Colonization of Daphnia magna in a newly created pond: Founder effects and secondary immigrants
Research output: Contribution to journal › A1: Web of Science-article
|Number of pages||13|
|Publication status||Published - 2014|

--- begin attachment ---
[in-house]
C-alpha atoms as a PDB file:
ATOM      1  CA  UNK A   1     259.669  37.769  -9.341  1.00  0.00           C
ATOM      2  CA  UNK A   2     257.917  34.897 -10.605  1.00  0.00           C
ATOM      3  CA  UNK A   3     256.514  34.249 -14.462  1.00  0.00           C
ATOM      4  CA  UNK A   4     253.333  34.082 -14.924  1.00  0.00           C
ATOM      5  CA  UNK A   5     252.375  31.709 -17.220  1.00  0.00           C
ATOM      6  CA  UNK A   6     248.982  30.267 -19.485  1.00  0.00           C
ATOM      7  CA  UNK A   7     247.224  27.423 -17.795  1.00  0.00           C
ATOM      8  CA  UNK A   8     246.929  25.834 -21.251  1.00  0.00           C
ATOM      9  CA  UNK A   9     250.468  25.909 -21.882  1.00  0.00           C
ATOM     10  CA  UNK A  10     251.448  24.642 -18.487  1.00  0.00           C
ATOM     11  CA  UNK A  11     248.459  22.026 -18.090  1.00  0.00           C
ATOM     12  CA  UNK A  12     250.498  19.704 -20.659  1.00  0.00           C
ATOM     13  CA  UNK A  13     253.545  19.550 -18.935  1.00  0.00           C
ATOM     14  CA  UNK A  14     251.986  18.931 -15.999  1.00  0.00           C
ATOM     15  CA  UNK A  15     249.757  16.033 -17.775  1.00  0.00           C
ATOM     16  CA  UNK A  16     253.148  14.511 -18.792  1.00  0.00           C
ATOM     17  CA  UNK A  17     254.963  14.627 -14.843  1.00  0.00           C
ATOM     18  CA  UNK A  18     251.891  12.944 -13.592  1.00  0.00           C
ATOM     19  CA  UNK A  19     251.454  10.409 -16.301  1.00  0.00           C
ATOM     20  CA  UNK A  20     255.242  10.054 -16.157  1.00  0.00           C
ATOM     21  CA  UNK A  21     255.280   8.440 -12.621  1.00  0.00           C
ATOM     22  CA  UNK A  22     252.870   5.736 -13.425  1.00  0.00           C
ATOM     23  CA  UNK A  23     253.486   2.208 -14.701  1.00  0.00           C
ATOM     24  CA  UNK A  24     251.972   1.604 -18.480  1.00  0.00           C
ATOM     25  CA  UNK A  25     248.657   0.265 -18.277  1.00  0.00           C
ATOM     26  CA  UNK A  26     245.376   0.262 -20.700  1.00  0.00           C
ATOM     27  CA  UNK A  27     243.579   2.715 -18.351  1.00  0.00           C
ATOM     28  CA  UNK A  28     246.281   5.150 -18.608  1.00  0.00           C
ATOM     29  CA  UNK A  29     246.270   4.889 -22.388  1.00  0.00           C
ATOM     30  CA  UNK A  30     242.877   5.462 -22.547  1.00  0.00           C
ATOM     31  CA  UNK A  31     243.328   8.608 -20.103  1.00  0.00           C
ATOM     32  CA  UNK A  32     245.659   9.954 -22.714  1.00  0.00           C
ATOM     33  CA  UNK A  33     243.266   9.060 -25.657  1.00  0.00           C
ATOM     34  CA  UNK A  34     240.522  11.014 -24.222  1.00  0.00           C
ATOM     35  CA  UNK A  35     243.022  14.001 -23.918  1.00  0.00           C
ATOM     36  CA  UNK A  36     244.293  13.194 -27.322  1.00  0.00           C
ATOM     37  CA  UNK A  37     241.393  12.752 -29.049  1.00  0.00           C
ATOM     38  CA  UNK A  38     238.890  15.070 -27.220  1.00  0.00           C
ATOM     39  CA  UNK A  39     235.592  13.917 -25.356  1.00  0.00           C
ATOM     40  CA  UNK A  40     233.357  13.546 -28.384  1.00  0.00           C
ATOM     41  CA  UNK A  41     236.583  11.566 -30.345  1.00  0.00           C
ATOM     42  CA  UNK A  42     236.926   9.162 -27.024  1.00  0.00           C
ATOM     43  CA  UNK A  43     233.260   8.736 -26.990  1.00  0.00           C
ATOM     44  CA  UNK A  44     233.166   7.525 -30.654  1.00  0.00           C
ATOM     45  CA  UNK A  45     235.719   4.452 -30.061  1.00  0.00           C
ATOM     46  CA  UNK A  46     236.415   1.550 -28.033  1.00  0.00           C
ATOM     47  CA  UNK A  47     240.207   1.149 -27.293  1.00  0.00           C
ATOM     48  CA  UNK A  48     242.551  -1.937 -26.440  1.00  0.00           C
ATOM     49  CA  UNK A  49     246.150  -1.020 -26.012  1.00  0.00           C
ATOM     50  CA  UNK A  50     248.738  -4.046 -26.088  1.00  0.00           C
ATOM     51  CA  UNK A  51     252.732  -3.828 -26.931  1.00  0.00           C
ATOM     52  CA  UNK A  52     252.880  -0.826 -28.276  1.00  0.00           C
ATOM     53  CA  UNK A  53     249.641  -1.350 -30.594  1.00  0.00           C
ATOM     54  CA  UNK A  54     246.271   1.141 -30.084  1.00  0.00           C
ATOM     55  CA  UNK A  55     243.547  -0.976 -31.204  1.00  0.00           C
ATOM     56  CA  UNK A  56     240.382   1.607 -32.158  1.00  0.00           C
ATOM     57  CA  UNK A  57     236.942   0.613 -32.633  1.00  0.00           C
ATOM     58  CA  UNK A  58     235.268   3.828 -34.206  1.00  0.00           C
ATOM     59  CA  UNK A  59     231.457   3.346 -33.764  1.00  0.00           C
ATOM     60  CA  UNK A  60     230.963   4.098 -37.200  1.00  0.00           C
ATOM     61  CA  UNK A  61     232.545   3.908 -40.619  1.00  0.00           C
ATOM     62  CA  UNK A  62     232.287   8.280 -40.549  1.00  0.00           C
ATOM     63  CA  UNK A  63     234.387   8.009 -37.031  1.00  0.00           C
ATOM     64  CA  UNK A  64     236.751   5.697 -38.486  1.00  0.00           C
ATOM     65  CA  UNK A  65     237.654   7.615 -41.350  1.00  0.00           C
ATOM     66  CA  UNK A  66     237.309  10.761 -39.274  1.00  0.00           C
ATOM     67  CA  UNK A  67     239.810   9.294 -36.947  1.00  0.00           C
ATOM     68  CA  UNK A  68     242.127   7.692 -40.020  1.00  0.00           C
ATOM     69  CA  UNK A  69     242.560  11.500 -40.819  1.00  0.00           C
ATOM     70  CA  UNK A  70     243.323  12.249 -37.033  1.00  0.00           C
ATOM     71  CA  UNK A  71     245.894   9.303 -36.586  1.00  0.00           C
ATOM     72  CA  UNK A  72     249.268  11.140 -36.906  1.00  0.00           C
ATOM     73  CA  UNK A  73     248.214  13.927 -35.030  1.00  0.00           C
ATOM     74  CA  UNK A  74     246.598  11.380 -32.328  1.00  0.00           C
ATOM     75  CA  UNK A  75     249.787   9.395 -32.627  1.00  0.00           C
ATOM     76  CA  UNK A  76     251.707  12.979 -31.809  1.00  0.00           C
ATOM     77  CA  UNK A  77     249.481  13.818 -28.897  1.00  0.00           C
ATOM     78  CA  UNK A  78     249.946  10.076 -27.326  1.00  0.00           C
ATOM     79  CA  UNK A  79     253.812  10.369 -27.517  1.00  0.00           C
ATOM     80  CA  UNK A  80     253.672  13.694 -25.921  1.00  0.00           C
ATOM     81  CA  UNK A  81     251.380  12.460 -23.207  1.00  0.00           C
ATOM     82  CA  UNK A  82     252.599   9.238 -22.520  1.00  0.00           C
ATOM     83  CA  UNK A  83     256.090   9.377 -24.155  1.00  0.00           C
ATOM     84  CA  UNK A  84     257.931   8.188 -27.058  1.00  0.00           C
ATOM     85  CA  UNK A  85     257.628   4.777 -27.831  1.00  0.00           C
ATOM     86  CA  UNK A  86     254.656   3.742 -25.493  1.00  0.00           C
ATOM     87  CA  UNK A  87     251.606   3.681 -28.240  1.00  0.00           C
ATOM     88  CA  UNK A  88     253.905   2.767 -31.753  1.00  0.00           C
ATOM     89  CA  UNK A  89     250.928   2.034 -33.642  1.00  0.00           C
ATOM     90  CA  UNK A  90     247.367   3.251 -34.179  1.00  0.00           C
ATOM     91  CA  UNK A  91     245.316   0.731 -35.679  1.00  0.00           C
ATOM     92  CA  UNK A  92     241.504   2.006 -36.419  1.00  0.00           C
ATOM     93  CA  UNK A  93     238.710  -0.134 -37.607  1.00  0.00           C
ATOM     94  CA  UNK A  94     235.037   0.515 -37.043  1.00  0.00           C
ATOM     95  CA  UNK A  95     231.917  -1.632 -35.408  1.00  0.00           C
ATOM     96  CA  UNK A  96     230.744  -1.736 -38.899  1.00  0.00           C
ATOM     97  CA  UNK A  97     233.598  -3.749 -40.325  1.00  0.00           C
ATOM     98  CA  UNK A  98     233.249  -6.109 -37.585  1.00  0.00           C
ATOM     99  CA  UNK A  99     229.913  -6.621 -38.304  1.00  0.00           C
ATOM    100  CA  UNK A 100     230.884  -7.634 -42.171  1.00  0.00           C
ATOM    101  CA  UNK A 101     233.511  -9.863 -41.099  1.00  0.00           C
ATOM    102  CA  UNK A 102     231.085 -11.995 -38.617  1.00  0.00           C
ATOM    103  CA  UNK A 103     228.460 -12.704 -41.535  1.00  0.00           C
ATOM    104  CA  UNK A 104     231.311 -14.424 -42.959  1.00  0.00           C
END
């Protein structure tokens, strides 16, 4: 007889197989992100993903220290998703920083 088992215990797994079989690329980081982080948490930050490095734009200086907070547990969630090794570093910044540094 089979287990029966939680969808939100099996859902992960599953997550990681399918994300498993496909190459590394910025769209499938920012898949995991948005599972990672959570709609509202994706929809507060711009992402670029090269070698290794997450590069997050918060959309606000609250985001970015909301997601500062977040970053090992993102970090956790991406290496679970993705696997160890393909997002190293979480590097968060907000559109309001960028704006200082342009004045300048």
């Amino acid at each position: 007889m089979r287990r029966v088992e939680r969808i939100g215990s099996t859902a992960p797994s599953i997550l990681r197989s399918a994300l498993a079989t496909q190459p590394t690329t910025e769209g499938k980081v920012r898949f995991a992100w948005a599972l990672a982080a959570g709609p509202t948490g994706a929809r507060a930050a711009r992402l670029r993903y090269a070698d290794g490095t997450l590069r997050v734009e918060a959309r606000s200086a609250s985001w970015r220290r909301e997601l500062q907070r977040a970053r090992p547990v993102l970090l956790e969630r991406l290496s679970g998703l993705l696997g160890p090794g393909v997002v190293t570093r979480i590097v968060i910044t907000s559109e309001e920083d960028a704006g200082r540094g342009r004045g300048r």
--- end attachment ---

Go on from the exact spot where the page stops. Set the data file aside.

In habitats recently colonized by cyclical parthenogens, founder events lead to genetic differences between populations that do not erode quickly despite ongoing dispersal. By comparing the genetic composition during initial colonization with that of the diapausing egg bank at a local scale, we here present the relative contribution of the founding clones to the build-up of genetic diversity and differentiation of a newly established cladoceran population. We monitored the population genetic structure of Daphnia magna in one newly created pond as well as the diapausing egg banks of four water bodies in the neighbouring area. Our population was founded by four individuals. After the first growing season, the largest contribution to the sexually produced resting egg bank came from only two clones. Descendants of initially rare clones and potentially also additional immigrant clones profited from outbreeding vigour and increased their frequency during the first few years after colonization. Beyond this, no further significant changes in genetic structure were observed in the egg bank. At this point, priority effects became fully operational and led to sustained population genetic differentiation from nearby ponds. Our results support that colonization dynamics strongly influence within and among population genetic variation and evolutionary potential of populations.
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